multiplex carries the same programming.  The (usually) two other
public multiplexes do not, when seen from a national perspective.
(The ARD multiplex in, say, Hamburg, is not the same as the mux
in Baden-Württemberg (EinsExtra v. EinsPlus) or Hessen (where hr
is included.)  However, while one of these multiplexes is the
same throughout all sites in Hessen, the third multiplex in the
case of Hessen exists in four slightly differing flavours.

In Baden-Württemberg, all three multiplexes do carry the same
content throughout the entire Bundesland, but this general
observation does not always carry over to other regions.


> > So, anyway, there's been forces to cause merging of thedifferent
> > regional broadcasters; NDR covers severalBundesländer, with Radio
> > Bremen retaining a bit ofindependence; 
> 
> Radio Bremen is independent! But, because it covers a very small area,

Well, yes.  I was looking at it as seen from a content point
of view, where apart from the logo, there exists very little
reason for me to choose it over the higher bandwidth available
from PIDs starting with 2600 via satellite...


> > leaving most of the land by area dependentupon satellite reception
> > for these programmes.
> 
> See first part. A part from sat reception there is also a widespread coverage
> with cable.

How extensive is the penetration of cable?  My experience is
that at least in some areas, apart from larger towns, many
places have no access to cable.  This is in contrast with, say,
Switzerland, where cable is available in what superficially
appear to be sleepy farming villages and is in fact the most
highly-used means of distribution.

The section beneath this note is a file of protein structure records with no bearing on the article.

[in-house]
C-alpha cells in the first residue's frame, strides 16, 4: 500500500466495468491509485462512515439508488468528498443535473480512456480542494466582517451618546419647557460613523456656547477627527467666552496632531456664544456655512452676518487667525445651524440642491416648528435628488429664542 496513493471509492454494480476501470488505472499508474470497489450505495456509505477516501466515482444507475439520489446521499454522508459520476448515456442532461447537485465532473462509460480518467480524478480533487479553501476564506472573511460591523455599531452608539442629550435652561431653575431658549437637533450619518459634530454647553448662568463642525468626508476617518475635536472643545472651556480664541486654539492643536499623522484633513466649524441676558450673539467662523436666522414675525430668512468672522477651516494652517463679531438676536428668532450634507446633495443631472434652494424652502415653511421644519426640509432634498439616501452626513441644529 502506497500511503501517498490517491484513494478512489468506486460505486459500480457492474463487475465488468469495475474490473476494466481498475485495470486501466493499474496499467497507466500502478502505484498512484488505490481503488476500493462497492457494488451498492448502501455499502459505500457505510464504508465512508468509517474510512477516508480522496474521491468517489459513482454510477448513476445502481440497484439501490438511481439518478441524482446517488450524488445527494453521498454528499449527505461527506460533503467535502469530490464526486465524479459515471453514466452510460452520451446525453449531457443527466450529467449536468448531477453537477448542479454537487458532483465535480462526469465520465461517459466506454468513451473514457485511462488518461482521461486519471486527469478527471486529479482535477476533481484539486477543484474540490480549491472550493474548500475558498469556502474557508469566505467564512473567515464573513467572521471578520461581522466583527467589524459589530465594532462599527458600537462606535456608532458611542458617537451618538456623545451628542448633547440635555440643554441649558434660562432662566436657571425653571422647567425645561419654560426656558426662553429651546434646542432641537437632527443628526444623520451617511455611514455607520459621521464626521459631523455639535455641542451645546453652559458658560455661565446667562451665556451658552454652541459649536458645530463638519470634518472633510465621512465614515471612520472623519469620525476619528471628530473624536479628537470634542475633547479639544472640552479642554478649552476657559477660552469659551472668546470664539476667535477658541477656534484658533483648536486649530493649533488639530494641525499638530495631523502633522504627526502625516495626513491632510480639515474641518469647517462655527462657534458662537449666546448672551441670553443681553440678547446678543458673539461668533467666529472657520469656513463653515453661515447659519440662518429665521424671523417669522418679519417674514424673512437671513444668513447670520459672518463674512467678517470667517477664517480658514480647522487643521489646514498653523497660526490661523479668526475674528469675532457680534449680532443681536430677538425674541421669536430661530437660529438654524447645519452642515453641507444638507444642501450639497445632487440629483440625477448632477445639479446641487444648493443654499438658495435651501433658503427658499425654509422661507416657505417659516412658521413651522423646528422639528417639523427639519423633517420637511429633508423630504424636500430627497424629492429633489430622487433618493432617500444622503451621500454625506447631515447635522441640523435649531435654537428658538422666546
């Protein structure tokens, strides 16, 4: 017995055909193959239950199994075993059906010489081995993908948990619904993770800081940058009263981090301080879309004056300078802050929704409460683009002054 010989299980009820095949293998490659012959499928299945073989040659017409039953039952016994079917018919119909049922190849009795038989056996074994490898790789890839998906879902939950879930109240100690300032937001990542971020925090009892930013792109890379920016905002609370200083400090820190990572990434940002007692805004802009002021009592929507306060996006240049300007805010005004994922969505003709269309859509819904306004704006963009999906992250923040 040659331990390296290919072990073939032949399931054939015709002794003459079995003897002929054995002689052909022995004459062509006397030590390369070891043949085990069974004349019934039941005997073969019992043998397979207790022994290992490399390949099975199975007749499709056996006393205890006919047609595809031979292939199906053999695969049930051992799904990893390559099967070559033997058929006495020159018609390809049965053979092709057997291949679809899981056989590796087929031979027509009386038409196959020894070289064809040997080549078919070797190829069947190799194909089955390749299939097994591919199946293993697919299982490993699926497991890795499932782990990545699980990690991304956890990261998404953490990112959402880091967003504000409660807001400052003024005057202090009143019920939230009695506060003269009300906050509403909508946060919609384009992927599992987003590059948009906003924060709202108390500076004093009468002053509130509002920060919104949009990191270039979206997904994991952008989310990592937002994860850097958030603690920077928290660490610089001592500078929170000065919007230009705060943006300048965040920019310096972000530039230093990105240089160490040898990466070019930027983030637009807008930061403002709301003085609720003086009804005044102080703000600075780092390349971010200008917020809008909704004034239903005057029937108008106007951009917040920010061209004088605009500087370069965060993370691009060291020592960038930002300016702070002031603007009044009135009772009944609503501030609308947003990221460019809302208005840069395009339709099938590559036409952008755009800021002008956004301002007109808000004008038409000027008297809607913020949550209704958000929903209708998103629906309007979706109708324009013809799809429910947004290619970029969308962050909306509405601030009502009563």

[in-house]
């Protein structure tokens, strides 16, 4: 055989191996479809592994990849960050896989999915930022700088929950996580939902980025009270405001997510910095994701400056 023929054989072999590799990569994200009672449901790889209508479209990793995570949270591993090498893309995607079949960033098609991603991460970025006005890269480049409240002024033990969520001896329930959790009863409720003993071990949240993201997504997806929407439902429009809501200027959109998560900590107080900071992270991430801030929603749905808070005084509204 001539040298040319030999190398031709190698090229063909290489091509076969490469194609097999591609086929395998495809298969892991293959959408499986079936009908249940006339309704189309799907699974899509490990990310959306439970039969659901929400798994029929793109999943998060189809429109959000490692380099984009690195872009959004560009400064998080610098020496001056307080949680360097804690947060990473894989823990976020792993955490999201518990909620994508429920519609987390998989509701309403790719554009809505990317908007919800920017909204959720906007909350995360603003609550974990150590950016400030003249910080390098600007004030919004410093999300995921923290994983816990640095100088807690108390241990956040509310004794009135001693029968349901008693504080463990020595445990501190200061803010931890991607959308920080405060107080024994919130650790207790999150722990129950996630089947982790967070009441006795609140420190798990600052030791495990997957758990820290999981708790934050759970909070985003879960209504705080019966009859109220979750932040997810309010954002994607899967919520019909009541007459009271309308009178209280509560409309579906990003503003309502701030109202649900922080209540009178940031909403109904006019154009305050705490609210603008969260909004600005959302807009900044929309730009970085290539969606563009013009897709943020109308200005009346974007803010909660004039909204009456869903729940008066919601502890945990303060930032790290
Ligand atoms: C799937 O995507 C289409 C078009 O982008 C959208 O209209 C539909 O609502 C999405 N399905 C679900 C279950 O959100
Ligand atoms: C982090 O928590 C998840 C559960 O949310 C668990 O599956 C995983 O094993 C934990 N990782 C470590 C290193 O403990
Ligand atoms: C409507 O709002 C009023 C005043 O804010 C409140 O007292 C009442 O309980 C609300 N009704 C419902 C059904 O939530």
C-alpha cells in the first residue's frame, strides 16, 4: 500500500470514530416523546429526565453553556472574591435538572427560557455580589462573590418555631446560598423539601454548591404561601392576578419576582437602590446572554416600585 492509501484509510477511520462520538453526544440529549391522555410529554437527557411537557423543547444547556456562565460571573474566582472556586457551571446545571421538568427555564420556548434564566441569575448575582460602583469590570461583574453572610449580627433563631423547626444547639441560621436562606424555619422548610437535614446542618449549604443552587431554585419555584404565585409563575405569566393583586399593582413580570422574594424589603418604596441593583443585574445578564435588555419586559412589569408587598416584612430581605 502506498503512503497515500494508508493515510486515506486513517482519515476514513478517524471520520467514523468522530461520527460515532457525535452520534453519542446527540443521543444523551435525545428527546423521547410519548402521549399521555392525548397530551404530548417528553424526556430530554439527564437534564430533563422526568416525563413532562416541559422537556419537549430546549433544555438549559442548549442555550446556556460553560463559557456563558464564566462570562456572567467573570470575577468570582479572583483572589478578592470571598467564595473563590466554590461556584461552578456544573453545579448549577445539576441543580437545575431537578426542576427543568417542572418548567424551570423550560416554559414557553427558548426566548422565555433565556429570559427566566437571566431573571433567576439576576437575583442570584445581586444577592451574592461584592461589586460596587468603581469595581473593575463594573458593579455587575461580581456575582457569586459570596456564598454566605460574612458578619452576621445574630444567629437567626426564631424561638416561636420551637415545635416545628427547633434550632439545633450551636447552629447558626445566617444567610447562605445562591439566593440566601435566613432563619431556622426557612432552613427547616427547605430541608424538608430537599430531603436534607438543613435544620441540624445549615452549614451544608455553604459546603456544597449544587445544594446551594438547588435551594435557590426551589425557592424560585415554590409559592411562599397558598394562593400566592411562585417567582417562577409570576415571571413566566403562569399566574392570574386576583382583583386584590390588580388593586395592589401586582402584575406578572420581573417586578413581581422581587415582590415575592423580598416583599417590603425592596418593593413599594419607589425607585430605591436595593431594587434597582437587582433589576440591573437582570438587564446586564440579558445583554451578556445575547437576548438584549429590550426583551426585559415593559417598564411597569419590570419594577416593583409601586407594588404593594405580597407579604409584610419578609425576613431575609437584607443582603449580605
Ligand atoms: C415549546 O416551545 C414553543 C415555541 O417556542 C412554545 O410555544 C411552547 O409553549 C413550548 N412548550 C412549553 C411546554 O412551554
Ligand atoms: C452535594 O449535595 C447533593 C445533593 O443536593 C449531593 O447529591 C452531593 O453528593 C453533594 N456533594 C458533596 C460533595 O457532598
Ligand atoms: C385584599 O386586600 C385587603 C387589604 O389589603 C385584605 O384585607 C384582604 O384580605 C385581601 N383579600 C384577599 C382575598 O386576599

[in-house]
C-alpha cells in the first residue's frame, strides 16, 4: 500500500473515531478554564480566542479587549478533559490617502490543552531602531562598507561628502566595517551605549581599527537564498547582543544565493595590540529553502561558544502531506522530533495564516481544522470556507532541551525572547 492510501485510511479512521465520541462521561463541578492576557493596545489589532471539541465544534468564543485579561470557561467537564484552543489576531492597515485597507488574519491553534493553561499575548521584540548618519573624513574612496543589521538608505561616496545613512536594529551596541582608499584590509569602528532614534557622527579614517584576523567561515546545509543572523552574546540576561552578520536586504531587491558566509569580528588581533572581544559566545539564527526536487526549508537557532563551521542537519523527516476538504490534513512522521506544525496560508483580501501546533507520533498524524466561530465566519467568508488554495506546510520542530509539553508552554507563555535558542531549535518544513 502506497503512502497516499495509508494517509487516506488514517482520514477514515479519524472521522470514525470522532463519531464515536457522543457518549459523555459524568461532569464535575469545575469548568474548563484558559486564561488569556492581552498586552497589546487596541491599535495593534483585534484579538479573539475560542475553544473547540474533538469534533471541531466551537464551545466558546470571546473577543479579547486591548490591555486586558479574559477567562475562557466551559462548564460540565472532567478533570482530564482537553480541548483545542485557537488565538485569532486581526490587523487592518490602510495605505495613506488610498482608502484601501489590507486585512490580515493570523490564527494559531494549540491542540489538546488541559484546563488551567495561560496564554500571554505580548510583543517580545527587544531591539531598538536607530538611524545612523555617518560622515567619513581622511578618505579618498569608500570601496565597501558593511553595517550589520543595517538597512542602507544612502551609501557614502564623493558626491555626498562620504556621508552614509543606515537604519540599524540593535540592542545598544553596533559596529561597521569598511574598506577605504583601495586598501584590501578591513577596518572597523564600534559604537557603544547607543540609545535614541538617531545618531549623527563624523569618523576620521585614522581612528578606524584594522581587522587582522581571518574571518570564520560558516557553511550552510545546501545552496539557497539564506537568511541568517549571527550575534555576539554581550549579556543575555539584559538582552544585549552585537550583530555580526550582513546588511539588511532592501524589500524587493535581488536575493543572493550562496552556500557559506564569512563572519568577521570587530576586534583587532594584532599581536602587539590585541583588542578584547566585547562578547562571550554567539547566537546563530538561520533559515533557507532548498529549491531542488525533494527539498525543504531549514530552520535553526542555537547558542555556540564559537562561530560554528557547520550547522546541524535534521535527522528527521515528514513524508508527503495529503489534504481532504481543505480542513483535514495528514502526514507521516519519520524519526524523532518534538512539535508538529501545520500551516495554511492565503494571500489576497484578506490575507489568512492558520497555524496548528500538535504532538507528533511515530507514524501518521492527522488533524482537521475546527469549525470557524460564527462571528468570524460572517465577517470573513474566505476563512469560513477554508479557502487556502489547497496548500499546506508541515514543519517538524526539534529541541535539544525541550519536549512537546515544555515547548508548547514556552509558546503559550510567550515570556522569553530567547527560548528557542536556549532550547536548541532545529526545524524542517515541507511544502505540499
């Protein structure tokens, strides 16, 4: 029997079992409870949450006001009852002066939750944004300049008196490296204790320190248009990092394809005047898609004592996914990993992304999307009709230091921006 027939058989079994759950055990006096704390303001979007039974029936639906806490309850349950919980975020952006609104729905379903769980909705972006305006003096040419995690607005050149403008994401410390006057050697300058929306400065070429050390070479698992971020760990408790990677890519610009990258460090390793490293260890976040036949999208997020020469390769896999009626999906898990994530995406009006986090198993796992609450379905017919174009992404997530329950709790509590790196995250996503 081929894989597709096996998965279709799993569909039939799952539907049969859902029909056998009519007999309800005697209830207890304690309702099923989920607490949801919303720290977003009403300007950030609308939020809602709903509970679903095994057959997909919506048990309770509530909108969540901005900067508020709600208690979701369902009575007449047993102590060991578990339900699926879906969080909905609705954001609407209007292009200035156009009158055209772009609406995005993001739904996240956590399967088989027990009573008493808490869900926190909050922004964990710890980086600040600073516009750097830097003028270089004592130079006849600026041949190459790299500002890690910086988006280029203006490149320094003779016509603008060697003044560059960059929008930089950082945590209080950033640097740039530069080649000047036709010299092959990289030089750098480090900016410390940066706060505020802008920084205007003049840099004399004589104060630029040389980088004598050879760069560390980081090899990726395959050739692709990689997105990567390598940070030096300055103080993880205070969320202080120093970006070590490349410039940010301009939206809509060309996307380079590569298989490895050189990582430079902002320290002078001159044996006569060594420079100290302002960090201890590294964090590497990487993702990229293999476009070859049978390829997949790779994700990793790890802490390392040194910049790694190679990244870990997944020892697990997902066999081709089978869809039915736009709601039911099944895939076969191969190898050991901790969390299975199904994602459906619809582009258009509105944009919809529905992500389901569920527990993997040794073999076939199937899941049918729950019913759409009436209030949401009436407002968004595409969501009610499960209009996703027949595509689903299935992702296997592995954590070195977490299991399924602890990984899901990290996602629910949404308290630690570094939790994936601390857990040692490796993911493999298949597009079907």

These same areas are also out of range of the Telekom DSL
service, so with no cable, and no easy high-speed internet
in communities of thousands, one wonders how people live...


> The problem as such is, that in topographically flat areas like say Hamburg it
> is difficult to sort out what stations you receive from what transmitter site
> when actually using DVB-T.
> 
> This may also be true for areas, where the borders of different federal states
> meet, because you do not only receive your areas programmes and transmitters
> but also other sites.
> 
> To really verify those information you would have to rely on "official"
> documents and maybe have access to a directional antenna (aerial), where you
> could try to "locate" (or at least determine a direction) from where you
> receive the mux.

I need to parse some NIT table data again.  The last time I
did that, the information contained within was incorrect for
that particular DVB-T site.  For a DVB-H multiplex, I just 
got the coördinates of the box in which several transmitters
were located, and no clue apart from the direction of my
receiving antenna which it might have been.  This would also
depend on whether use is made of a SFN.


> > If I ever get around to a more detailed study of eachBundesland, I'll
> > offer more feedback, although I haven'treceived any concerning my
> > proposed enhancements to B-Wsome months ago, so it may not matter...
> 
> Well, the only I can do is, offering you my help on the areas that I live and

Much appreciated.  I used to travel a lot more, but that was
before getting old and taking an interest in digital broadcast
distribution.  I tend to focus more on the technical side, and
have less interest in politics and the like, as you could
clearly see from how badly I botched the description I tried
to give.


> http://www.dvb-t-nord.de/empfangsgebiete/media/111108_h_bs_parameter.pdf
> It does also contain information which out-of-area transmitters can be
> received.

Interesting.  The first example of such a thing which I've
seen  :-)


Maybe I need to spend some more time on this here Internet
thing.  Who knows, maybe I'll learn something...

Uf Wiederluegen,
barry bouwsma